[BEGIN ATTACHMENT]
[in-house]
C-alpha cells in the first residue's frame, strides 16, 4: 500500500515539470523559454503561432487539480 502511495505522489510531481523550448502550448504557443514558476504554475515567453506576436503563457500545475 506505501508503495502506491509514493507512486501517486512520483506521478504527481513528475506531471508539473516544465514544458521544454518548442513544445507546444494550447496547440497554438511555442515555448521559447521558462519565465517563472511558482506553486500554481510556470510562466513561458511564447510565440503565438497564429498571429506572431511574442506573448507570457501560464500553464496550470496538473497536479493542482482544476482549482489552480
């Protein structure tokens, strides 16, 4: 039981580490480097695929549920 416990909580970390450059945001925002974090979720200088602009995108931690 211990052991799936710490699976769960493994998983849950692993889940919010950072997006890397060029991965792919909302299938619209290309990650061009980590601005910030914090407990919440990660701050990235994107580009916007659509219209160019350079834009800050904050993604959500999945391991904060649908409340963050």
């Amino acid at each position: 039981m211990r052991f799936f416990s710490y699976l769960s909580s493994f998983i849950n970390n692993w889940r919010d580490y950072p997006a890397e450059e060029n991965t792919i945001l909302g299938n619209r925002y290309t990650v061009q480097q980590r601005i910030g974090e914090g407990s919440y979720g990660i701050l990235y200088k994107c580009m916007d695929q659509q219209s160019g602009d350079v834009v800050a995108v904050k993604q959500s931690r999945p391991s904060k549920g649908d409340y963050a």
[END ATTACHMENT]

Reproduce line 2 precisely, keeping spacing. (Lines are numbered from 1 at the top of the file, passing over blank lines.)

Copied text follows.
C-alpha cells in the first residue's frame, strides 16, 4: 500500500515539470523559454503561432487539480 502511495505522489510531481523550448502550448504557443514558476504554475515567453506576436503563457500545475 506505501508503495502506491509514493507512486501517486512520483506521478504527481513528475506531471508539473516544465514544458521544454518548442513544445507546444494550447496547440497554438511555442515555448521559447521558462519565465517563472511558482506553486500554481510556470510562466513561458511564447510565440503565438497564429498571429506572431511574442506573448507570457501560464500553464496550470496538473497536479493542482482544476482549482489552480